Reparation talk critical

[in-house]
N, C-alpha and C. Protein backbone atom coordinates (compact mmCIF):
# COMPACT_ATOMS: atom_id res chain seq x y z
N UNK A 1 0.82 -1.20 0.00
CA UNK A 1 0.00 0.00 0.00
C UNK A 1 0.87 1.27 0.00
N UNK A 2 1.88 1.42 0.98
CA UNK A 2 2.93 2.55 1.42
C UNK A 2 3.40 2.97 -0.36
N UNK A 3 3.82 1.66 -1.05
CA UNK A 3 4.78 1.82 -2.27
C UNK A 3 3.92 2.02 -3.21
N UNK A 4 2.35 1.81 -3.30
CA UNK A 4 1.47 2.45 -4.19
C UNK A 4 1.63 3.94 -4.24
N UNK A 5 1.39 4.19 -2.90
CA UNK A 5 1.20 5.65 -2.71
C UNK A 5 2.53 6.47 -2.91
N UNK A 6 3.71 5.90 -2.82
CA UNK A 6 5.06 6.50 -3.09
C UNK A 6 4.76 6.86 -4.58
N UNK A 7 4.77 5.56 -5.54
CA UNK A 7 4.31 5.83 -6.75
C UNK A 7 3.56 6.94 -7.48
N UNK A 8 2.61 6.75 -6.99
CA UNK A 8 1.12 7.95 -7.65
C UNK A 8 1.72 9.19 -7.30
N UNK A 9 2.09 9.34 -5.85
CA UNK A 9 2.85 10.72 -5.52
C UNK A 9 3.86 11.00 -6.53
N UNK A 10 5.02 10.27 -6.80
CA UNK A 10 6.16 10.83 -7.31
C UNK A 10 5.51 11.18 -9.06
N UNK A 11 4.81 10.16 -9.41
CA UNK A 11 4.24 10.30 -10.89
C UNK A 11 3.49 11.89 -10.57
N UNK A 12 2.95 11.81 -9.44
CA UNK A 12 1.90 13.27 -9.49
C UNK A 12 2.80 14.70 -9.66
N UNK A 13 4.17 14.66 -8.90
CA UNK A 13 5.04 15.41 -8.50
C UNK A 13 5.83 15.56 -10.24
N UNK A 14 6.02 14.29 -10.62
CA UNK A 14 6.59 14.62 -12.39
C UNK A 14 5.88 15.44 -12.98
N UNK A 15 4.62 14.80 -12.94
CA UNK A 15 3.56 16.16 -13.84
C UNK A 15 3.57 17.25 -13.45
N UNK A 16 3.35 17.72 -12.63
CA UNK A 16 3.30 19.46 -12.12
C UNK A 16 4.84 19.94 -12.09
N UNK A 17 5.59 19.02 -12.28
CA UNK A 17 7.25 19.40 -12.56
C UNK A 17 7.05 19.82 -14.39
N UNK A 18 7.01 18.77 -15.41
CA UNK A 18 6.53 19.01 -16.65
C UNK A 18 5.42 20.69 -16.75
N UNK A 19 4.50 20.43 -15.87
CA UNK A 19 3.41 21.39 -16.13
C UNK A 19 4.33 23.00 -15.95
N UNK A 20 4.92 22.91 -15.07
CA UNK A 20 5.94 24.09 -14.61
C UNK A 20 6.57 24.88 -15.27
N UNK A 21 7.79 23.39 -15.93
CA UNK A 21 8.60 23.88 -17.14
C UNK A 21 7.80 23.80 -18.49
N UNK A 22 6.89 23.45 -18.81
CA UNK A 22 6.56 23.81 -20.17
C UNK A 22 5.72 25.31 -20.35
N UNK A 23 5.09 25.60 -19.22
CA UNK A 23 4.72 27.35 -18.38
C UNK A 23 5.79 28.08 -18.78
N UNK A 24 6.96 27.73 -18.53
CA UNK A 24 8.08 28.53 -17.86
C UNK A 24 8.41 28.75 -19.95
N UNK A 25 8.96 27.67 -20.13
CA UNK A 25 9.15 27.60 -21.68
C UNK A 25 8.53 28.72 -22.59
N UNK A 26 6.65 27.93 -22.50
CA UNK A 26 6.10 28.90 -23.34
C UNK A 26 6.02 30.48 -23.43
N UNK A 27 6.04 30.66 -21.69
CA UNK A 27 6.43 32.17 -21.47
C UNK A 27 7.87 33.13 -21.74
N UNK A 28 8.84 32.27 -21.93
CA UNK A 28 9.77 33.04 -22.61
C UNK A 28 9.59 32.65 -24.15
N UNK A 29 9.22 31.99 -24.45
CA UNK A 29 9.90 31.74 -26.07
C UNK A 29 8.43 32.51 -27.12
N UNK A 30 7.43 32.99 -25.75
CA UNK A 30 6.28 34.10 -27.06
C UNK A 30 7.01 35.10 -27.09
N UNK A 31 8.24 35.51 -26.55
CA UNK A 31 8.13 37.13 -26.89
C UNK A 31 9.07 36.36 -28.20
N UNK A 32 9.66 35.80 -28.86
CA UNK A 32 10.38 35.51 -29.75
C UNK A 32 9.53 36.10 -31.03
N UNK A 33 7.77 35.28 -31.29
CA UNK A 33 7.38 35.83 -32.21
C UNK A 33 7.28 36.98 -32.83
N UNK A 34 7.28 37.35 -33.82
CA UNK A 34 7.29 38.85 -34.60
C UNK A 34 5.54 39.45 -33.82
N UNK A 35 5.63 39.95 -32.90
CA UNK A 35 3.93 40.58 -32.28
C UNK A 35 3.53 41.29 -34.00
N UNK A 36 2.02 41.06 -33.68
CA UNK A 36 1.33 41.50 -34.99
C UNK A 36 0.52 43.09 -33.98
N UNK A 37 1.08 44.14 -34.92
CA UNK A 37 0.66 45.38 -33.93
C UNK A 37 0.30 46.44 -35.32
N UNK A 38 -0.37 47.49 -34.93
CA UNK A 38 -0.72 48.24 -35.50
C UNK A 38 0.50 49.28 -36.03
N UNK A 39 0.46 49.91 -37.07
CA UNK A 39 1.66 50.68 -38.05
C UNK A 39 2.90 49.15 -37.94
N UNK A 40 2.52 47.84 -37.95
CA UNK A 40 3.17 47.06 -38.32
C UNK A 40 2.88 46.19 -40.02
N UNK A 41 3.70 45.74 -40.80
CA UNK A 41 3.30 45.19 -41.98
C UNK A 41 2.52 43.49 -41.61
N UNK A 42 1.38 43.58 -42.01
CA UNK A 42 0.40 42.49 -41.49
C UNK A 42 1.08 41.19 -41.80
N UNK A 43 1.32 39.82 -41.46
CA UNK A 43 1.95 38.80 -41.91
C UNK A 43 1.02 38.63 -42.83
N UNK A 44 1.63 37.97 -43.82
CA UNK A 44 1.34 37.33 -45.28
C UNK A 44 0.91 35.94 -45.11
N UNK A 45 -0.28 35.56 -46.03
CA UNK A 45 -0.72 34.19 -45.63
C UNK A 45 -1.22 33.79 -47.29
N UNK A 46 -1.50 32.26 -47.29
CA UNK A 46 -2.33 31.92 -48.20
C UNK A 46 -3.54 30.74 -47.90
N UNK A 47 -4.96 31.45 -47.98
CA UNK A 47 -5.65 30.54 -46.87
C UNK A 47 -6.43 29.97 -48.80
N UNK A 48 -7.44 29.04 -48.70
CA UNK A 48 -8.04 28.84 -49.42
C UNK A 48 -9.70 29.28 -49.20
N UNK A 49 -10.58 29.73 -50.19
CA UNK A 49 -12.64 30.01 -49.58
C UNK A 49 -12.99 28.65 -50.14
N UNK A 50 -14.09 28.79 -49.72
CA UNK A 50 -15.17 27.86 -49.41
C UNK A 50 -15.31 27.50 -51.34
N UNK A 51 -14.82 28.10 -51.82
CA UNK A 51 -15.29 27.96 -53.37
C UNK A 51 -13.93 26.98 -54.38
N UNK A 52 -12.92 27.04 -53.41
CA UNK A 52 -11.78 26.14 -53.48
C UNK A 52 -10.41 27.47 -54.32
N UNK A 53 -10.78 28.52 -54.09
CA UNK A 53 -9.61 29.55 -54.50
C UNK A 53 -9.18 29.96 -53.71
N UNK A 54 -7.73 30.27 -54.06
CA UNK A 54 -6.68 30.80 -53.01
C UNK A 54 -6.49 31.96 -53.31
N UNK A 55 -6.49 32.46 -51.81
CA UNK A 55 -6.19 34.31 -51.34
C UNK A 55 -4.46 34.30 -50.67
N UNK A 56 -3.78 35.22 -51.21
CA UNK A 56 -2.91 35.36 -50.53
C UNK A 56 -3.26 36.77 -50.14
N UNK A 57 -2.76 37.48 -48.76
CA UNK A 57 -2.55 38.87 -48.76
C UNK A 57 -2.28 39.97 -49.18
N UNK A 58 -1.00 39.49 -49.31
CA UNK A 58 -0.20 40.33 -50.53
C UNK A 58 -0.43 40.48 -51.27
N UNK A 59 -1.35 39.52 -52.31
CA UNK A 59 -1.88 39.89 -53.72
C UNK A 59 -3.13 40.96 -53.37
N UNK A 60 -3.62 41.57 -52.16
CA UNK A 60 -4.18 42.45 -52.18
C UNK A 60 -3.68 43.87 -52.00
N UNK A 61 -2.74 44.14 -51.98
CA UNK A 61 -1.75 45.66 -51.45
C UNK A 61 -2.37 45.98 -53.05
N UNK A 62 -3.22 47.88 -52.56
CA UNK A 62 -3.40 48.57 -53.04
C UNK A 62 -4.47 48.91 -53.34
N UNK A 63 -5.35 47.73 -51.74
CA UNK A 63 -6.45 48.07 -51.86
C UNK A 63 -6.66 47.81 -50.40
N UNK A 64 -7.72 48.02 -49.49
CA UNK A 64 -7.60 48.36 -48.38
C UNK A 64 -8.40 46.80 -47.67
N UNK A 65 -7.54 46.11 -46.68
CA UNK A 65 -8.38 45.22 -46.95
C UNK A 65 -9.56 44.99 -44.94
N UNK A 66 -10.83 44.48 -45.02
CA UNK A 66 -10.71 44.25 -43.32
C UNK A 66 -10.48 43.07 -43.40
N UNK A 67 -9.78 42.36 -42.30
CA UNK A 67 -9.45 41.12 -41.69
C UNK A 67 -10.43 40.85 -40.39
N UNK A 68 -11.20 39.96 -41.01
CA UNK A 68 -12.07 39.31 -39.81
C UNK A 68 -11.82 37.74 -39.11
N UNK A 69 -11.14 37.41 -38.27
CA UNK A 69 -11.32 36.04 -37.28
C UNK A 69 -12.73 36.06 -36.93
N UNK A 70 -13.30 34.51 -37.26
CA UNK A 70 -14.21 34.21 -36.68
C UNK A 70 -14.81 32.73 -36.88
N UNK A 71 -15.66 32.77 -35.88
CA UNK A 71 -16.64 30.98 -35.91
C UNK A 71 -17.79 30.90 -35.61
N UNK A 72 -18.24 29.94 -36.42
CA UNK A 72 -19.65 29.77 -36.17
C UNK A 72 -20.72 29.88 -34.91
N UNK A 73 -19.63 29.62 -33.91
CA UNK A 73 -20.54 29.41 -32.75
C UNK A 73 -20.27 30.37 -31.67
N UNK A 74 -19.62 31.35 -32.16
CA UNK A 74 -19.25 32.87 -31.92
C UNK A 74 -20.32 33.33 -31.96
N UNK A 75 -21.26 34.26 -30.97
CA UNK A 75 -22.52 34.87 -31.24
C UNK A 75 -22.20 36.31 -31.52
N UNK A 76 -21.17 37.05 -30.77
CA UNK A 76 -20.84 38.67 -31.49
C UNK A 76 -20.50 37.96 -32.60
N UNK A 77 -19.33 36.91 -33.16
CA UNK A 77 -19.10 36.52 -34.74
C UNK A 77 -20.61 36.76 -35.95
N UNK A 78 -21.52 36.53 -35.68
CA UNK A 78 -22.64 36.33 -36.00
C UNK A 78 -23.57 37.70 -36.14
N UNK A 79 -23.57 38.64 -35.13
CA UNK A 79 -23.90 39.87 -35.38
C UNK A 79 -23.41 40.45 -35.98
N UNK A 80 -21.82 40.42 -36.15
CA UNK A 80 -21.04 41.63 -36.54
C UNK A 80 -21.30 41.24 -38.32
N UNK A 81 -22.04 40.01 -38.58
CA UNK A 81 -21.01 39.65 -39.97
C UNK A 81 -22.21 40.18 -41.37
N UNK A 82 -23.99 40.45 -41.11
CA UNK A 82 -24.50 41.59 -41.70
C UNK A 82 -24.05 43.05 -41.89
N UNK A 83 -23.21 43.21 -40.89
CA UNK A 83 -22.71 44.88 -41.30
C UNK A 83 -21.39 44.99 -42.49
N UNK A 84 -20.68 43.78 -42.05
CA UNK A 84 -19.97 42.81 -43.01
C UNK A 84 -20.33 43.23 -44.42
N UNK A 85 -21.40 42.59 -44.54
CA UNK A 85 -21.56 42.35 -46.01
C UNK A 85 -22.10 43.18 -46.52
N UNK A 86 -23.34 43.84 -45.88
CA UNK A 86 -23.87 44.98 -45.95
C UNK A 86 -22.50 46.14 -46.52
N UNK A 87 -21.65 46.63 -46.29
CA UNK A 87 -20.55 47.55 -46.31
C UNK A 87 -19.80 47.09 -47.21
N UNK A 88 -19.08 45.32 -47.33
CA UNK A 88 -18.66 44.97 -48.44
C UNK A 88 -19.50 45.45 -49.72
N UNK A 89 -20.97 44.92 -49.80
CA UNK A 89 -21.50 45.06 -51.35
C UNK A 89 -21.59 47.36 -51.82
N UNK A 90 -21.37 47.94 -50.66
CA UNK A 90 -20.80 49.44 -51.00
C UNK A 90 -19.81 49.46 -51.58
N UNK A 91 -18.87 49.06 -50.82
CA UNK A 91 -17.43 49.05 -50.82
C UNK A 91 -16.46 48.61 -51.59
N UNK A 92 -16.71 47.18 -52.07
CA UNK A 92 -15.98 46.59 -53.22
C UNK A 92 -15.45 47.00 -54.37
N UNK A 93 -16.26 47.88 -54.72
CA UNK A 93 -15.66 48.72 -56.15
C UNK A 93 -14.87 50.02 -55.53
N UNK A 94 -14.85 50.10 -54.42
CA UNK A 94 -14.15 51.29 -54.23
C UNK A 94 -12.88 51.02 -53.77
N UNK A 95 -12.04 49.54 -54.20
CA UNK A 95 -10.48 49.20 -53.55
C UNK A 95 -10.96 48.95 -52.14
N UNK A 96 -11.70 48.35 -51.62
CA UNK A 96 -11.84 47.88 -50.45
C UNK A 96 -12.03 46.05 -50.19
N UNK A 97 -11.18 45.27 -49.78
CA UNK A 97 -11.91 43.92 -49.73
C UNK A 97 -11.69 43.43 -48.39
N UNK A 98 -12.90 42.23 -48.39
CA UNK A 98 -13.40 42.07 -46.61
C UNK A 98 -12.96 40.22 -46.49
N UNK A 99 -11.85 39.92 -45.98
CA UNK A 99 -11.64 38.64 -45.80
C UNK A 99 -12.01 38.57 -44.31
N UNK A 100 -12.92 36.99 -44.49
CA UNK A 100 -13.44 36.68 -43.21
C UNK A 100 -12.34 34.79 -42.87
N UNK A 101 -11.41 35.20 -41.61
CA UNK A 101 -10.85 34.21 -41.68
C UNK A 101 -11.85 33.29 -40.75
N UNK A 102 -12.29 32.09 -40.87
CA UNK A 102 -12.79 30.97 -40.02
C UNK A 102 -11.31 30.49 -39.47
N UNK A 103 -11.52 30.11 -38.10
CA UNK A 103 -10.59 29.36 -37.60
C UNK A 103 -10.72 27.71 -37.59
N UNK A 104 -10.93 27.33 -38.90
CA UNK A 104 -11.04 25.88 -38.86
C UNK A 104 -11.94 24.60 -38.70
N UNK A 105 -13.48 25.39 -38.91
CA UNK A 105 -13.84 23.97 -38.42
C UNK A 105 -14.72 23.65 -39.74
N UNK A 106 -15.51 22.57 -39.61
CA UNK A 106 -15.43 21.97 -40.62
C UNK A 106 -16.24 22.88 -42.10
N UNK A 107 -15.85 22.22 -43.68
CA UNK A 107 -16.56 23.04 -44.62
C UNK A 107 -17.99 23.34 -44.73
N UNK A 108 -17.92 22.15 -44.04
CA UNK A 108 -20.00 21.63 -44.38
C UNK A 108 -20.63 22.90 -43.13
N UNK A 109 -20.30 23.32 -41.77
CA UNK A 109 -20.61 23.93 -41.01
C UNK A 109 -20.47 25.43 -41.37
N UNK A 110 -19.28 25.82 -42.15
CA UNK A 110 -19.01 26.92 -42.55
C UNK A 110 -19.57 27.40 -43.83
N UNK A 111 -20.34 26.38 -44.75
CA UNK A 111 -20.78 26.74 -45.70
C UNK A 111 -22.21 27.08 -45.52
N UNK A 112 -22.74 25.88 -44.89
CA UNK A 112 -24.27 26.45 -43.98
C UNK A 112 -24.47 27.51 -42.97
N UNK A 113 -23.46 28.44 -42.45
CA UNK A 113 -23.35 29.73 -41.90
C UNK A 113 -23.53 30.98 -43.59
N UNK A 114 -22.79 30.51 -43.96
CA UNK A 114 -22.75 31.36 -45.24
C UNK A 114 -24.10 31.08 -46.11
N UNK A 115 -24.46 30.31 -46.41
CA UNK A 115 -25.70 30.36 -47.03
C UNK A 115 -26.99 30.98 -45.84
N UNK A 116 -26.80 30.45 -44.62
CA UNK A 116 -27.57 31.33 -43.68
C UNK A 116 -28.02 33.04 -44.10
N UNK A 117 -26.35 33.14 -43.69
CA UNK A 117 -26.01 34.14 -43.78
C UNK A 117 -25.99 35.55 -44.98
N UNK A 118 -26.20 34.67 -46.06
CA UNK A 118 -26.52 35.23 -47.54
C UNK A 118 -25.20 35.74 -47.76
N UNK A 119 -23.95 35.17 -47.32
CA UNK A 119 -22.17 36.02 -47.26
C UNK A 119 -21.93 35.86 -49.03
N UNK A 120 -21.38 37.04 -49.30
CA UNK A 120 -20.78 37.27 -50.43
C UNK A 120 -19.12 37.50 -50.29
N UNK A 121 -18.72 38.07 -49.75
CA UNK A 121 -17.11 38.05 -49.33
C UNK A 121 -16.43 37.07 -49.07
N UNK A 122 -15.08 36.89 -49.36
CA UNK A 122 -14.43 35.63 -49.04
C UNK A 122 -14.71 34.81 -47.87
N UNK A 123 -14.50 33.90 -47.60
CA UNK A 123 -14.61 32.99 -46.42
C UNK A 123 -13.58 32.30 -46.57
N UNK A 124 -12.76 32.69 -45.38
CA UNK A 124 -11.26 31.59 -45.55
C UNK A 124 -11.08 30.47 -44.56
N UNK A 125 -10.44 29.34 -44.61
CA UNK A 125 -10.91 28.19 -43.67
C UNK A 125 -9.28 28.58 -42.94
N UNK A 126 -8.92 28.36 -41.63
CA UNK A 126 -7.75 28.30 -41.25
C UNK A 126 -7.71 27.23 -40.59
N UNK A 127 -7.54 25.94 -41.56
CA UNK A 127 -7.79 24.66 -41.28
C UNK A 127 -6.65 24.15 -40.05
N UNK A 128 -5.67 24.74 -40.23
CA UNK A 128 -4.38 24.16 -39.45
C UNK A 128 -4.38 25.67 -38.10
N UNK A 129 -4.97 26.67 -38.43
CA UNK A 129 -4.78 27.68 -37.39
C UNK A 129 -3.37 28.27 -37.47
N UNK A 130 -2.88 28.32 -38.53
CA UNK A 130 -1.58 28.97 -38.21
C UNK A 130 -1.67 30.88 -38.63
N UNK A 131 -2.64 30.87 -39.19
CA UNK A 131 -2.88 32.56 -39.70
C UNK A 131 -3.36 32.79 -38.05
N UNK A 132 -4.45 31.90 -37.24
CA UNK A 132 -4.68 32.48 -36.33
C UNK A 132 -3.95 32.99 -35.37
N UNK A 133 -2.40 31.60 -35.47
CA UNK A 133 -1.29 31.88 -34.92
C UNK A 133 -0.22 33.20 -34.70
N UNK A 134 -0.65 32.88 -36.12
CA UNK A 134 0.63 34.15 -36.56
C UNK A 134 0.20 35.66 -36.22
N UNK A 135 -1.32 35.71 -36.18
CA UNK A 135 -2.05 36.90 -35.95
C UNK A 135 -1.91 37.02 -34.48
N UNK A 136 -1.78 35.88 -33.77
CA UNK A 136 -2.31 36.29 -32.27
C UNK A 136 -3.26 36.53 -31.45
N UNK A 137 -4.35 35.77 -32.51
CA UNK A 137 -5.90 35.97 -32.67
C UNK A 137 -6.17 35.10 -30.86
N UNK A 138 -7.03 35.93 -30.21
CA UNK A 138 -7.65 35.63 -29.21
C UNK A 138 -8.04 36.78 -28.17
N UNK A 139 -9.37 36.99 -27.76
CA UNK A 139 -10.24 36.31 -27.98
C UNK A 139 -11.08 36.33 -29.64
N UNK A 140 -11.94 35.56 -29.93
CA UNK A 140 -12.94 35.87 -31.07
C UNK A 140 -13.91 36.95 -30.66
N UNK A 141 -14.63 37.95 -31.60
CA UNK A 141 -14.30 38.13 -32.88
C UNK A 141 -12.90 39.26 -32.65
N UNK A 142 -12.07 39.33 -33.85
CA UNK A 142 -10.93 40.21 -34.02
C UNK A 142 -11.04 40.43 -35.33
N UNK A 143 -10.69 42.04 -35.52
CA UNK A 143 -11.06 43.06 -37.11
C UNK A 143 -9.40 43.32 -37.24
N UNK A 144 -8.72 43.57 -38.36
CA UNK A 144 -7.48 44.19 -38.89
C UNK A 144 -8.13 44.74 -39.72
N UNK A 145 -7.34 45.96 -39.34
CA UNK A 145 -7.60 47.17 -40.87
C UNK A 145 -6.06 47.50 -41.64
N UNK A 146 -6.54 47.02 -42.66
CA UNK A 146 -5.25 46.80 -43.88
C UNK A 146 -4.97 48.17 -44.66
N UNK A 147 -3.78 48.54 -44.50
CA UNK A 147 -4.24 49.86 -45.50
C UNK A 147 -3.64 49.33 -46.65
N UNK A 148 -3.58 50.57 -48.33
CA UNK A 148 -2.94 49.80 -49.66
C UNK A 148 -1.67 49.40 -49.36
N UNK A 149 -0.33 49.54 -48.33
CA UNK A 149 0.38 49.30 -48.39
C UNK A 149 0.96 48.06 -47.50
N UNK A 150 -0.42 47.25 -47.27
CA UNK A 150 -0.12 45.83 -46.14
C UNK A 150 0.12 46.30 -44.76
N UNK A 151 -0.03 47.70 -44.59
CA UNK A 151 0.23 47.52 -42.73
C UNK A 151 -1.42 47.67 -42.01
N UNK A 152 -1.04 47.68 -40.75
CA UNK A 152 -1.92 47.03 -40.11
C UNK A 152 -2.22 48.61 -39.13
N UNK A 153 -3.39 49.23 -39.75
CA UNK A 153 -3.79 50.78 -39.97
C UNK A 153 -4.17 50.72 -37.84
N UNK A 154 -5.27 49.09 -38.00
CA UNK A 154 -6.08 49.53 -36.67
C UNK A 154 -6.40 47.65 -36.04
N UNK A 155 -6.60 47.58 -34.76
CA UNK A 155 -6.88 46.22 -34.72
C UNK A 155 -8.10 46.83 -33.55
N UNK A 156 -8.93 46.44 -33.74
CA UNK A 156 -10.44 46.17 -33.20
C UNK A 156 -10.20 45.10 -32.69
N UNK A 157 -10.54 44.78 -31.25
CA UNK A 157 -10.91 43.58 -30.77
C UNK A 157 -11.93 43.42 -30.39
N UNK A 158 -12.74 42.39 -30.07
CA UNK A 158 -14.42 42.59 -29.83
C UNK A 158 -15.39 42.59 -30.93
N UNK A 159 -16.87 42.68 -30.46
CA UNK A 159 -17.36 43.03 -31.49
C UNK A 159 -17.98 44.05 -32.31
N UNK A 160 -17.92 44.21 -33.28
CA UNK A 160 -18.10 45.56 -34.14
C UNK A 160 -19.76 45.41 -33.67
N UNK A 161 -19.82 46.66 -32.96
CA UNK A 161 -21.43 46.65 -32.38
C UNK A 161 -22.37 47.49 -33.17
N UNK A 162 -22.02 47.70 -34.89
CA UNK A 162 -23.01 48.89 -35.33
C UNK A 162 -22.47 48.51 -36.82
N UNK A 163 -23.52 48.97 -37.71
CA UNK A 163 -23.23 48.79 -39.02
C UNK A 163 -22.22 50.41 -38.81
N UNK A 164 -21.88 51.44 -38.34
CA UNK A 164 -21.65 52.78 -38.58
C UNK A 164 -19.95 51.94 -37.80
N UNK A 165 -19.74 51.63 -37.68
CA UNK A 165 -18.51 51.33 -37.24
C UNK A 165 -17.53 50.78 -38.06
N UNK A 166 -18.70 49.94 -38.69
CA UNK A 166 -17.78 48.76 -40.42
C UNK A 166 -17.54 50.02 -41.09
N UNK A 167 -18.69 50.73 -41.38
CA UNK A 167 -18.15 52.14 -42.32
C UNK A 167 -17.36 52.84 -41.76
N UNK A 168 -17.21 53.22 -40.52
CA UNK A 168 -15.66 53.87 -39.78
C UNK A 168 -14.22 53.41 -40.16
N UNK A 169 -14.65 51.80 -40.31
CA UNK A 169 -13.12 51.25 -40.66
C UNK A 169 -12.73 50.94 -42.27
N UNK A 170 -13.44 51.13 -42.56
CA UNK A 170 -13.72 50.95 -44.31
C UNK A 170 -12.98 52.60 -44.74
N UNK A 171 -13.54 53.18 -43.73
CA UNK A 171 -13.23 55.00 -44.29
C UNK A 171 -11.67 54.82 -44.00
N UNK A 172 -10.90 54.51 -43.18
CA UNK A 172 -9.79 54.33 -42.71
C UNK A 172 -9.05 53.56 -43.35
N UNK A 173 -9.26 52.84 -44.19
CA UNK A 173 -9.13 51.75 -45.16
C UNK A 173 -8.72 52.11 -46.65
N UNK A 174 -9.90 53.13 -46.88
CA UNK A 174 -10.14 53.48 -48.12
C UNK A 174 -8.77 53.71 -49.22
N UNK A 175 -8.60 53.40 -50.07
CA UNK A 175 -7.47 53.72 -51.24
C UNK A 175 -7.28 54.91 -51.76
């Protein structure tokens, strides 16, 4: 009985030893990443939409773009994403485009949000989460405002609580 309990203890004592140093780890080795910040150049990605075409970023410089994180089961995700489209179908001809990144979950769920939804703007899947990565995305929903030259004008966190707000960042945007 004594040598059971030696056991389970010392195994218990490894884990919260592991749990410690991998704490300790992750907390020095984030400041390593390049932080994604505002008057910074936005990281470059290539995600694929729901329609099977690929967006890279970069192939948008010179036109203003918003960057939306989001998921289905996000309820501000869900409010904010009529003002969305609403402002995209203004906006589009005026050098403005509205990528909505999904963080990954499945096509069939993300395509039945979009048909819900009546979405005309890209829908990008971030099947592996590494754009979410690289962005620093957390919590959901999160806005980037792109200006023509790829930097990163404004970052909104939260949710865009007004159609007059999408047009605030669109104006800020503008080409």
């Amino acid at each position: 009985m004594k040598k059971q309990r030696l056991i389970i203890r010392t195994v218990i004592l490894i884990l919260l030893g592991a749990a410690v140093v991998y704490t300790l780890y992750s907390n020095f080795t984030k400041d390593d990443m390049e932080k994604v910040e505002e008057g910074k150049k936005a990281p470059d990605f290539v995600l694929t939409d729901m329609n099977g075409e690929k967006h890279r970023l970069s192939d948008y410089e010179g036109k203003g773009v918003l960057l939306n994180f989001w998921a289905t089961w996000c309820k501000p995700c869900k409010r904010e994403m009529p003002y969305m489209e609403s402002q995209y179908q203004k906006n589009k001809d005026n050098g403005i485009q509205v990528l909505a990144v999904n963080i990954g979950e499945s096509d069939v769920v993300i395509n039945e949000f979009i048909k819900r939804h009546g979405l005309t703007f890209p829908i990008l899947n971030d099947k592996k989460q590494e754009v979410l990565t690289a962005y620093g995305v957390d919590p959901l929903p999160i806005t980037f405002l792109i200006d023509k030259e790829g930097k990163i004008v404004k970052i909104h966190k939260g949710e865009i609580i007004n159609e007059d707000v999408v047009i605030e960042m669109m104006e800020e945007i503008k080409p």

BRIDGETOWN, Barbados, Advocate – “In order to complete [the] circle of economic freedom and the quest for political and economic enfranchisement … as a government, we have to confront the issue of reparation … this issue, as you know, remains an elusive quest for justice.” This is the suggestion of Minister of Culture, Youth Family and Sport, Stephen Lashley, as he spoke at the end of the Emancipation Day Freedom Walk from the JTC Roundabout in Haggatt Hall – the site of the Emancipation Statue, to Independence Square in Bridgetown. “I know the issue of reparations remains an uncomfortable subject for many. [That] may be because of what you perhaps were told. I will simply say reparations, within the context of the mission being pursued by the Commission for Pan African Affairs (CPAA), by the Task force on Reparation and by the government of Barbados, is to look squarely at the historic, social, economic and political wrongs which have been inflicted on our country by those who oppressed and suppressed our ancestors; and that we are on a mission to have those wrongs righted,” he told scores of participants in the event, which was also attended by British High Commissioner, Paul Brummell.

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